I go each year, not knowing a single person and being an introvert, I typically don’t strike up conversations with every person I see. But I am a follower of Christ and that gives me an edge. I sit on the bus and walk past people and notice and listen for those nudges.
This year, I met an older woman named Ruth who is a Religious Historian. Before her stop, she told me she was researching why the different Protestant denominations seem to hate each other so much. I asked her what she thought so far and we had a really great conversation.
I saw two women fumbling looking for quarters for the Egg Prize exhibit – see the post picture! Each egg contains a unique minute piece of art created just for this year. As I stopped to get my yearly egg, I gave her a couple quarters and her shocked face made me wish generosity happened more often.
In DeVos Place, I found a piece of art called Women and Friendship by Carlos Tobar. One painting is of four women. They have different body types, hair types, but their faces show guardedness toward each other. The second painting shows five women, four of whom are pregnant and all have relaxed smiles for each other. I stood there thinking and processing (as bare-chested women kind of accost my sensibilities.) I looked around to see a woman in her 60’s standing near me. She commented on the ability of a woman’s birthing story to unite her to another complete stranger. I smiled and realized I almost missed the whole point. She began to tell me about her life in the 60’s and 70’s and all the things women of my generation have. I smiled and agreed. We as women have so much more equality today than this woman’s young adult years yet we are so focused on comparison with each other. Hair, body, wardrobe… yet a woman with a rounded belly or a young nursing baby levels every playing field we’ve set up. We’re simply women.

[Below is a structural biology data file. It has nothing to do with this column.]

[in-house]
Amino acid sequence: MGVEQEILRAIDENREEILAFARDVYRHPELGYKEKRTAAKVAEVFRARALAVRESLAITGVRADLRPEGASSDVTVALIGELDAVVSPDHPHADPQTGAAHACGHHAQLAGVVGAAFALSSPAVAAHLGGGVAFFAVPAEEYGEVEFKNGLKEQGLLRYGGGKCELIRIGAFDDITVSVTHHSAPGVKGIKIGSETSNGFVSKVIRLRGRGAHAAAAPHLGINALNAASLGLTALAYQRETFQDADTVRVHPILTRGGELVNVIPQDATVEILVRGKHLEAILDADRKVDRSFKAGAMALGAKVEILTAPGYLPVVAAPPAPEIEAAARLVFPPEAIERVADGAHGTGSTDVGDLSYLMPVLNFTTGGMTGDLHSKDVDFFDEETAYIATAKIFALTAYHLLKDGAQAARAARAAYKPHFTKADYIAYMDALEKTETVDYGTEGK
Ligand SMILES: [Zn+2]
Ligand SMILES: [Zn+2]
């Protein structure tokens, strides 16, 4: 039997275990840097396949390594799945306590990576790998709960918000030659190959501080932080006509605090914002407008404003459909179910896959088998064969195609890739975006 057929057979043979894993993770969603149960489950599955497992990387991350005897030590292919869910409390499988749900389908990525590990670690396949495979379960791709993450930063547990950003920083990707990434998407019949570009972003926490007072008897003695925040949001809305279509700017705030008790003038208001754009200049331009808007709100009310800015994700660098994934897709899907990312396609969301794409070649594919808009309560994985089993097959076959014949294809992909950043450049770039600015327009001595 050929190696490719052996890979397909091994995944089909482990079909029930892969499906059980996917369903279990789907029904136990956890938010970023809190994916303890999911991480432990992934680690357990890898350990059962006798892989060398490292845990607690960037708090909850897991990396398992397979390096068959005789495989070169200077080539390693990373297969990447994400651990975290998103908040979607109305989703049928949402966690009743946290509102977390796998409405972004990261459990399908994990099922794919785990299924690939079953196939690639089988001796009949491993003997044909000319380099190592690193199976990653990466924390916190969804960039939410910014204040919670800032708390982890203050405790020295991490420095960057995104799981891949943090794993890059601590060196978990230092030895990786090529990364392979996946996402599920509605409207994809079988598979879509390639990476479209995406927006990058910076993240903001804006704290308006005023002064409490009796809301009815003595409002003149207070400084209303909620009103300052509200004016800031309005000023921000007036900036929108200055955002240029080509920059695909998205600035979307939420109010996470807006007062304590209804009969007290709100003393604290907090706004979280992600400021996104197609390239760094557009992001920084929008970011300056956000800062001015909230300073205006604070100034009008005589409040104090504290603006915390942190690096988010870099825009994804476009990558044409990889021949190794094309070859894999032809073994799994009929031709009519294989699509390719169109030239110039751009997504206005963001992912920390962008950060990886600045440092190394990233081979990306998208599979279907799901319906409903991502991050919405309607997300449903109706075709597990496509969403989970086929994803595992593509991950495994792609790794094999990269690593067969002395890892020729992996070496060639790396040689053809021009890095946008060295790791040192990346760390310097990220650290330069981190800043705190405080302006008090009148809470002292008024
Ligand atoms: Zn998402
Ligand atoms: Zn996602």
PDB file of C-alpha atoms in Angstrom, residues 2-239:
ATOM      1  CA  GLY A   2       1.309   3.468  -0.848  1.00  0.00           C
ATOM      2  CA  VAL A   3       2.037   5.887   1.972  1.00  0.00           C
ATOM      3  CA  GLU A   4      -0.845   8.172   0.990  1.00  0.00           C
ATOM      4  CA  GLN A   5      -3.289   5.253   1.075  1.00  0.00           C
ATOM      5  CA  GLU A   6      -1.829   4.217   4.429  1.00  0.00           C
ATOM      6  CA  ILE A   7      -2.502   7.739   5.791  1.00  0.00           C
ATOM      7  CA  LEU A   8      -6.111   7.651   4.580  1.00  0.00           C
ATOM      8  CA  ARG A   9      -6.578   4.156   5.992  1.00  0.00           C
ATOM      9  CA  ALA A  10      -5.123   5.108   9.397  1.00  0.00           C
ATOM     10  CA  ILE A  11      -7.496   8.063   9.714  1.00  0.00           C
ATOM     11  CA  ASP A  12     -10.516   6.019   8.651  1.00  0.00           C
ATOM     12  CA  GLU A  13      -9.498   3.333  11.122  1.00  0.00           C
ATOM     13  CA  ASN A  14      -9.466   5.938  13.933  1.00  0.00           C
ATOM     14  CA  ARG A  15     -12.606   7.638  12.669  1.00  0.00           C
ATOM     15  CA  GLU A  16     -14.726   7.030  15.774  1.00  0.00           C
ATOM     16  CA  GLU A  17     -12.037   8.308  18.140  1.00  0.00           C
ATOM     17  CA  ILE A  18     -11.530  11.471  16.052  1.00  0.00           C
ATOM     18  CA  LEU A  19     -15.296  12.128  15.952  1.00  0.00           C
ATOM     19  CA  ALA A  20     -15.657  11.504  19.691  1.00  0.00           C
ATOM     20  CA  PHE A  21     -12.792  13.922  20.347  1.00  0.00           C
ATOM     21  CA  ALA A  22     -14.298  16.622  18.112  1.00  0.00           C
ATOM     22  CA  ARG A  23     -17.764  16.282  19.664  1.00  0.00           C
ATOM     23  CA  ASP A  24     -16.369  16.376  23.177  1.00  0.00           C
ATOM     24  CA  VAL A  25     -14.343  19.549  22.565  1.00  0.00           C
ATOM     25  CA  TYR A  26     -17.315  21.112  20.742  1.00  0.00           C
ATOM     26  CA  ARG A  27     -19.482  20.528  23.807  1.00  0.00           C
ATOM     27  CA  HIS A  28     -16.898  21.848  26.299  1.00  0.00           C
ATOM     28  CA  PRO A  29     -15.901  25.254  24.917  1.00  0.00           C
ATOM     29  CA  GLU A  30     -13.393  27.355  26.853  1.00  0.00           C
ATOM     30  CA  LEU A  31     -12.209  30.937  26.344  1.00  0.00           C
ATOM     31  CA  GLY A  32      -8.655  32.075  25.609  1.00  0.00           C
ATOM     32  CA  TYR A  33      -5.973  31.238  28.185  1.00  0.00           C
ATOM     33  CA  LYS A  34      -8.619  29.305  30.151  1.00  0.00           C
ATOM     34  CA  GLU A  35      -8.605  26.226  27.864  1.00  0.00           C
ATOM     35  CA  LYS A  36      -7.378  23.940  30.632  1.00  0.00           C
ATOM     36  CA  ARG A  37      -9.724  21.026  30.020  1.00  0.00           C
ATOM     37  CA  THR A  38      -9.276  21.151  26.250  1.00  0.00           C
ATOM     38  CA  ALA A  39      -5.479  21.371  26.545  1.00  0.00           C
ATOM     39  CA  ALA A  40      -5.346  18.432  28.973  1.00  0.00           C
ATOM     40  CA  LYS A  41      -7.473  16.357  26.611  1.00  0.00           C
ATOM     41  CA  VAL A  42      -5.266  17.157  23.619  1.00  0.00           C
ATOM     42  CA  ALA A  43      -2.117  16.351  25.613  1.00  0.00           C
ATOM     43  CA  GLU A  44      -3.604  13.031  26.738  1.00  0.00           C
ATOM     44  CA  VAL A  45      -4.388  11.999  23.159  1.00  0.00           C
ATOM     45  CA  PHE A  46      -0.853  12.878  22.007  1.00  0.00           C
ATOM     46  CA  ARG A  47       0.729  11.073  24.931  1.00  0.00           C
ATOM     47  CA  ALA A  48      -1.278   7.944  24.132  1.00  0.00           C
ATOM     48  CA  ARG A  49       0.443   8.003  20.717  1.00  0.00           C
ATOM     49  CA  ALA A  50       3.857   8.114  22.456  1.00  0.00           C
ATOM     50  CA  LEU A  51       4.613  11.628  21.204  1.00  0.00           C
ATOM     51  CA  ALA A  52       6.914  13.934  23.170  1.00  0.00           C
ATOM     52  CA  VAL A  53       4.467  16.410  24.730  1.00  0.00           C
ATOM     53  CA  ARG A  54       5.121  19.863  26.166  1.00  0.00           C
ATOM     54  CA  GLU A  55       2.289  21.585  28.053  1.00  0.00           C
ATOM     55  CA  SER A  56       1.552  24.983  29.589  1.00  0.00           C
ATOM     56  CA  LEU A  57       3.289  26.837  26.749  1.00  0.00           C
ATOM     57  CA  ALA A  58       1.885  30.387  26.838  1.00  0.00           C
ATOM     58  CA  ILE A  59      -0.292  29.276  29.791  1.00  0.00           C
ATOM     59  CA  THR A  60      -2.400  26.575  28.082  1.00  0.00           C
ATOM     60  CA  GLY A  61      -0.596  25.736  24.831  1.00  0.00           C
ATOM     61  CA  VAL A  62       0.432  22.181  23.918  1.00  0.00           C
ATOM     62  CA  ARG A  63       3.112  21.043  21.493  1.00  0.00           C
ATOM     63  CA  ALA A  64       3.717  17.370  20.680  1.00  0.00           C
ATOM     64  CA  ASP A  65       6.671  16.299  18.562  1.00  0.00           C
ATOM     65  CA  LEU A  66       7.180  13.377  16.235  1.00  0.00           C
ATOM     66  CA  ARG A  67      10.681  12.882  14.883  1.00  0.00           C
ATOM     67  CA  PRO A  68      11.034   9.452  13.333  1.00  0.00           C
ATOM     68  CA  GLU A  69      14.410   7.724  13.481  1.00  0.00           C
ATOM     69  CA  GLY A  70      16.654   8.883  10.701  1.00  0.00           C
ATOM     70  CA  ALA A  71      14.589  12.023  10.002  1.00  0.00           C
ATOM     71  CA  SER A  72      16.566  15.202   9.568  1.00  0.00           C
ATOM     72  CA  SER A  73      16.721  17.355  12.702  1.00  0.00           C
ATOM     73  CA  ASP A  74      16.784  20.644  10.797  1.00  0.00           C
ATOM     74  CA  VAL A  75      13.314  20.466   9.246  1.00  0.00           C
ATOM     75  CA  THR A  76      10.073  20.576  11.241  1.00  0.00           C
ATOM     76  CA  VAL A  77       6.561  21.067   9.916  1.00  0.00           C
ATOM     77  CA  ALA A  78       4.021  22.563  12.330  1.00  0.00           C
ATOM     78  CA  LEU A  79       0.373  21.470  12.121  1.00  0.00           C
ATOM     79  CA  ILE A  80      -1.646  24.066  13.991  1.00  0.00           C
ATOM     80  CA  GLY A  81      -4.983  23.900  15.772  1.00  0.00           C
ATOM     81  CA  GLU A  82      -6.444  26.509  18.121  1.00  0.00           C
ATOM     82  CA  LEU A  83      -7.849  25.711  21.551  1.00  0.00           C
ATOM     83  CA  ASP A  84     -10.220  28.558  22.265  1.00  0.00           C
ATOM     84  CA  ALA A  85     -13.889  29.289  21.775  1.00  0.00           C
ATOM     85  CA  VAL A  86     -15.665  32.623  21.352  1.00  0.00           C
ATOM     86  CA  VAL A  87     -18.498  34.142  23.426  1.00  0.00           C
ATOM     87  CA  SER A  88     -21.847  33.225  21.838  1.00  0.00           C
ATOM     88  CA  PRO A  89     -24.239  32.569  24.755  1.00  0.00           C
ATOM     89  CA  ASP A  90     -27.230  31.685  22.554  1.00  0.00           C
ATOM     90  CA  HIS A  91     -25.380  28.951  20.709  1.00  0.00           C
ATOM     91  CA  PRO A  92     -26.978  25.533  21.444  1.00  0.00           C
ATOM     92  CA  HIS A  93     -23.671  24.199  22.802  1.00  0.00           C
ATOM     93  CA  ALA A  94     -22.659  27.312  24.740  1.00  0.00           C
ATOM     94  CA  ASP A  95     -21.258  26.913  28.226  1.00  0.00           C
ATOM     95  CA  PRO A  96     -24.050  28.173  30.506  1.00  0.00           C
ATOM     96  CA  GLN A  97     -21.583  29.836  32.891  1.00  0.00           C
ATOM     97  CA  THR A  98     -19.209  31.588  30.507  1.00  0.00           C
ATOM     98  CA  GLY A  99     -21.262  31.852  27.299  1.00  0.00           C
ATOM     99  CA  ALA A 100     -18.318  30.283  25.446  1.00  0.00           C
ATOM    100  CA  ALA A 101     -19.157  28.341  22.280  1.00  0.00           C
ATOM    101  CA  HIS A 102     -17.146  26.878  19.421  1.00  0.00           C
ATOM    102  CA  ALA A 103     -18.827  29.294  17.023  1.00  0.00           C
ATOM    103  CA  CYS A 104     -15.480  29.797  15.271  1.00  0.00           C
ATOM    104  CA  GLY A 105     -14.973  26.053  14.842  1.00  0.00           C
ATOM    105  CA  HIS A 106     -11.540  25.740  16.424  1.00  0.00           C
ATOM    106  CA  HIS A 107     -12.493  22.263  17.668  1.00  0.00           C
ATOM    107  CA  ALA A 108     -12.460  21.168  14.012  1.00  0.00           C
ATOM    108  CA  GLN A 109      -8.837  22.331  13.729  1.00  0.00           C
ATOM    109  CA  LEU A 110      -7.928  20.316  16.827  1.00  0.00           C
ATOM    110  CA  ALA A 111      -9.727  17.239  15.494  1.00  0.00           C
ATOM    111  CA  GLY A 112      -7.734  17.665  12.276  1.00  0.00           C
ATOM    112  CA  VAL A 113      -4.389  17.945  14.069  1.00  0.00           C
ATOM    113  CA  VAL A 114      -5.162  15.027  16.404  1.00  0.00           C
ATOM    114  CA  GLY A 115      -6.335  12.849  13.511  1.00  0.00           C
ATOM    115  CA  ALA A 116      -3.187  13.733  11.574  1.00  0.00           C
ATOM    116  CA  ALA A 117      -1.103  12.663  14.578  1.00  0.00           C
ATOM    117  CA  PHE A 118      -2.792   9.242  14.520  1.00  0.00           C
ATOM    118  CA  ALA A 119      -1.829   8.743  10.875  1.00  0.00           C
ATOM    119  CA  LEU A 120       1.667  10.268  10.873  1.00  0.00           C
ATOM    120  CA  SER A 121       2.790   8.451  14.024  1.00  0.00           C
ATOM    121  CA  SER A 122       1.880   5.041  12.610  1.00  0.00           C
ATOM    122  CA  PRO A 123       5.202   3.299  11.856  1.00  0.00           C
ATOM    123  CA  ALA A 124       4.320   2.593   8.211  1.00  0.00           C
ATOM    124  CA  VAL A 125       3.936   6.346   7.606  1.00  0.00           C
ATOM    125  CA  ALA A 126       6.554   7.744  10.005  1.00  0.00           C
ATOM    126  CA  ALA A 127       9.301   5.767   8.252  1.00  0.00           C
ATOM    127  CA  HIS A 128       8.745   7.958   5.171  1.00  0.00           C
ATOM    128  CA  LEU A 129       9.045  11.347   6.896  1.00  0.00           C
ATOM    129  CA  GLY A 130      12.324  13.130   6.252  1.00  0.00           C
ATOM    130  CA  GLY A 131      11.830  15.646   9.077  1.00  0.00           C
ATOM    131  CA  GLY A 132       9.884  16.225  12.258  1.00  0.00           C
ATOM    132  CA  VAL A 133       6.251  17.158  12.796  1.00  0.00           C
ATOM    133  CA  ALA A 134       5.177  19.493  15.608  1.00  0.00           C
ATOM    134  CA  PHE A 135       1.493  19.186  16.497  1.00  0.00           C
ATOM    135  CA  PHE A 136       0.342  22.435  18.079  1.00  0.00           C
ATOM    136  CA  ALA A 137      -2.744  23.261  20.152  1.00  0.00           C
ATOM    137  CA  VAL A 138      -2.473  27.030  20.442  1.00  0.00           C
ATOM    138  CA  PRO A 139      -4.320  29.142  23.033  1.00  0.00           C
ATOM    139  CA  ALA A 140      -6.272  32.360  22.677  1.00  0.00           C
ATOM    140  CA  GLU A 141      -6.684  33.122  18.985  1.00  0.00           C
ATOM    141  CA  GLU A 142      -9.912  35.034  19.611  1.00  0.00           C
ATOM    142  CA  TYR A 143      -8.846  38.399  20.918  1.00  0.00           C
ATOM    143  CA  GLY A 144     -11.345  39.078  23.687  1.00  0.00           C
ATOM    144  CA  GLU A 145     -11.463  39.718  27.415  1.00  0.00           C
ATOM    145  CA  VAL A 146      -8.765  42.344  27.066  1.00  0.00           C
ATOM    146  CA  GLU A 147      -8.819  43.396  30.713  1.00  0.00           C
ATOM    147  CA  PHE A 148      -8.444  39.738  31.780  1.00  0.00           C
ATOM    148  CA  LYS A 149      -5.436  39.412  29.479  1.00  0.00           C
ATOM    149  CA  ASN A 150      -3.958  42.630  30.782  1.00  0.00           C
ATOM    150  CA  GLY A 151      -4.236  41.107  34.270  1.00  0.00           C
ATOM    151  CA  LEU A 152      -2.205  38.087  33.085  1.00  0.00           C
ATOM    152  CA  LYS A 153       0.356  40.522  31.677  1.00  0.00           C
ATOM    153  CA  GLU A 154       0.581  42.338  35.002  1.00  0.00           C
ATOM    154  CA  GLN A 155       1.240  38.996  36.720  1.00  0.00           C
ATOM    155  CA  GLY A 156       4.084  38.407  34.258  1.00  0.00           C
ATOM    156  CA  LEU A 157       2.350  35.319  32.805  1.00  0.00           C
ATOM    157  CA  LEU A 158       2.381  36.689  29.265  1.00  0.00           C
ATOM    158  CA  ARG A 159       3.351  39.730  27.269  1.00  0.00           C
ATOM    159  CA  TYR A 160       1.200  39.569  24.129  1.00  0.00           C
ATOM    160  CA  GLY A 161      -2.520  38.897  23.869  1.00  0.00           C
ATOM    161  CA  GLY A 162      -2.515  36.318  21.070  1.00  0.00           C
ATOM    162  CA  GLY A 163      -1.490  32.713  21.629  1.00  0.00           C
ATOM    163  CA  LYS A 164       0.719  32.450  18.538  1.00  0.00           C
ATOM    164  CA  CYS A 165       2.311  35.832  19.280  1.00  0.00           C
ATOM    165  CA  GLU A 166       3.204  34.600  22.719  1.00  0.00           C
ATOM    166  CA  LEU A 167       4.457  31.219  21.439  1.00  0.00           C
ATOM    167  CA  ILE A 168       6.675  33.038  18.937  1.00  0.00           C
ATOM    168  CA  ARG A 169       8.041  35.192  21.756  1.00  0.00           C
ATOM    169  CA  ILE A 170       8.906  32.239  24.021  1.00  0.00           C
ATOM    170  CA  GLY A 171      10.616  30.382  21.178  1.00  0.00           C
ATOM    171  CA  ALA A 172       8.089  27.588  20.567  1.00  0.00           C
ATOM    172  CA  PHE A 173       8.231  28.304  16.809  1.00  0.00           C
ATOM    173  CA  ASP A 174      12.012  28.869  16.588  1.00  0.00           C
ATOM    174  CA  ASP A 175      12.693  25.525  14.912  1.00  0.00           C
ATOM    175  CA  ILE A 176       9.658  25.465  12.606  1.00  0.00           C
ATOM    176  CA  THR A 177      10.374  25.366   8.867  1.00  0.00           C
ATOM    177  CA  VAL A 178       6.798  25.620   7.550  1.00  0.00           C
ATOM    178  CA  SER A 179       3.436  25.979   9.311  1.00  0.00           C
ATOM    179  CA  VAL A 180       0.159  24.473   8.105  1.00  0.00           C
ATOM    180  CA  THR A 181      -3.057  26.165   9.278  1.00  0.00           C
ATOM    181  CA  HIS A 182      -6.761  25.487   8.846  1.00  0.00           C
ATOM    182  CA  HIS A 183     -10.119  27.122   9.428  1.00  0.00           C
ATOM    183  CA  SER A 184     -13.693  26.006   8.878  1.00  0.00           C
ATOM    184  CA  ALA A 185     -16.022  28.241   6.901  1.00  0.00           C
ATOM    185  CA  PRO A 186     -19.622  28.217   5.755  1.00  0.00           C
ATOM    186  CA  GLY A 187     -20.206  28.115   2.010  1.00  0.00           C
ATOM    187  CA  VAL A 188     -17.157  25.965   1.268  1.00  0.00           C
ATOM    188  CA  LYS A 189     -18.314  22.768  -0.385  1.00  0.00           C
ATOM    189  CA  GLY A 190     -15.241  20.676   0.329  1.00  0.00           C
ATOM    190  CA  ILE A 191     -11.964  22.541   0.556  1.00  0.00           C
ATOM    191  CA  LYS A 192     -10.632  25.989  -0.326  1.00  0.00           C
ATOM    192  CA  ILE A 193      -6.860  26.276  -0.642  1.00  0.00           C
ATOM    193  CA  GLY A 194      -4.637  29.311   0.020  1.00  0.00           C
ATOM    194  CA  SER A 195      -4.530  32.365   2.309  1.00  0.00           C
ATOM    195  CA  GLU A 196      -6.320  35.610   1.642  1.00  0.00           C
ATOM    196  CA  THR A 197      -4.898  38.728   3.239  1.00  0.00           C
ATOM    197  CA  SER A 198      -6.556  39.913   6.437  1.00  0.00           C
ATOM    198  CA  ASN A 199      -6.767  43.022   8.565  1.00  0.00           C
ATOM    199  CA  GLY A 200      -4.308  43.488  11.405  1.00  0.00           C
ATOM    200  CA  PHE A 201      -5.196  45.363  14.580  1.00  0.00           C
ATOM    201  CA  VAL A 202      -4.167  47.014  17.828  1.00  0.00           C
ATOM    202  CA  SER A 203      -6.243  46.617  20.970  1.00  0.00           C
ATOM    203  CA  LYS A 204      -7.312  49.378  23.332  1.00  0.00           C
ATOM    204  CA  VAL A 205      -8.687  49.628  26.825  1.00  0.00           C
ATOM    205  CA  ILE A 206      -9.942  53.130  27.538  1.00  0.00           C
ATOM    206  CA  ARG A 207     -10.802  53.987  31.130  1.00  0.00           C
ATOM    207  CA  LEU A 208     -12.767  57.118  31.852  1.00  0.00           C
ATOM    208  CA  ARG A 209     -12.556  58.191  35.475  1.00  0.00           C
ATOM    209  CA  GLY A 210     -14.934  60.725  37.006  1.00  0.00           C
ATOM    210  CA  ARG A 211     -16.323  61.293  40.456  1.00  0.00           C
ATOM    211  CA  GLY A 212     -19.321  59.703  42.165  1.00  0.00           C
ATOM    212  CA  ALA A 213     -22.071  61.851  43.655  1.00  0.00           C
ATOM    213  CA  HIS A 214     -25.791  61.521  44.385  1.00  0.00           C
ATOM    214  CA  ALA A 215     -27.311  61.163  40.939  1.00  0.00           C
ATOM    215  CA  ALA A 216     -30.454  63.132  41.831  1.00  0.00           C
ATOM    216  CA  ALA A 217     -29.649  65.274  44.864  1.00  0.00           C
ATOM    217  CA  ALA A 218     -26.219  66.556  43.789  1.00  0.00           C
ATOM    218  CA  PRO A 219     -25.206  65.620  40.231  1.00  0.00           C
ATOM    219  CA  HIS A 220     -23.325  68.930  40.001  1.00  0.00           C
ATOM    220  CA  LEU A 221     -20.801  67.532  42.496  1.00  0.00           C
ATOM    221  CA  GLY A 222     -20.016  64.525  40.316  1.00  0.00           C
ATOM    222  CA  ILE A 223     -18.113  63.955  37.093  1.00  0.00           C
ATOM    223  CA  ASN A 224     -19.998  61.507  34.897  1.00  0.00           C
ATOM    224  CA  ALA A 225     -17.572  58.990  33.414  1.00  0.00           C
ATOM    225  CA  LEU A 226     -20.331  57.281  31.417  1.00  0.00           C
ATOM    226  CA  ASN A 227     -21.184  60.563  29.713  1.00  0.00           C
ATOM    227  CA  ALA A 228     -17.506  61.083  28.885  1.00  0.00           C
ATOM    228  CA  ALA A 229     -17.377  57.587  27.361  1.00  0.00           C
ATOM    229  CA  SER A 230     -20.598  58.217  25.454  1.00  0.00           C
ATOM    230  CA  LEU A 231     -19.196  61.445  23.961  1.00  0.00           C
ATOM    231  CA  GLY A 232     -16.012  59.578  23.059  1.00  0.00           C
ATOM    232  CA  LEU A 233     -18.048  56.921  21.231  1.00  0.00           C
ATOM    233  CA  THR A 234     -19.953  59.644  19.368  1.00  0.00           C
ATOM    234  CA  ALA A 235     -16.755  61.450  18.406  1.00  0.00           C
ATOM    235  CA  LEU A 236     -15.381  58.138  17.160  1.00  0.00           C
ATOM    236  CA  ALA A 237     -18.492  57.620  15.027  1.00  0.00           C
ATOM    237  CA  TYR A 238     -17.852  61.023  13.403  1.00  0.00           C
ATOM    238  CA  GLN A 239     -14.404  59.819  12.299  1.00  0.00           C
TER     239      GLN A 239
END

I could go on for several more posts with all the things I learned and the thoughts I had… but I want you to go see it for yourself. 🙂
ArtPrize 10 dates are September 19 – October 7.
Block out a day or two and get down there! Enjoy with a friend or simply walk around soaking up inspiration for your own creativity.
We might even see each other!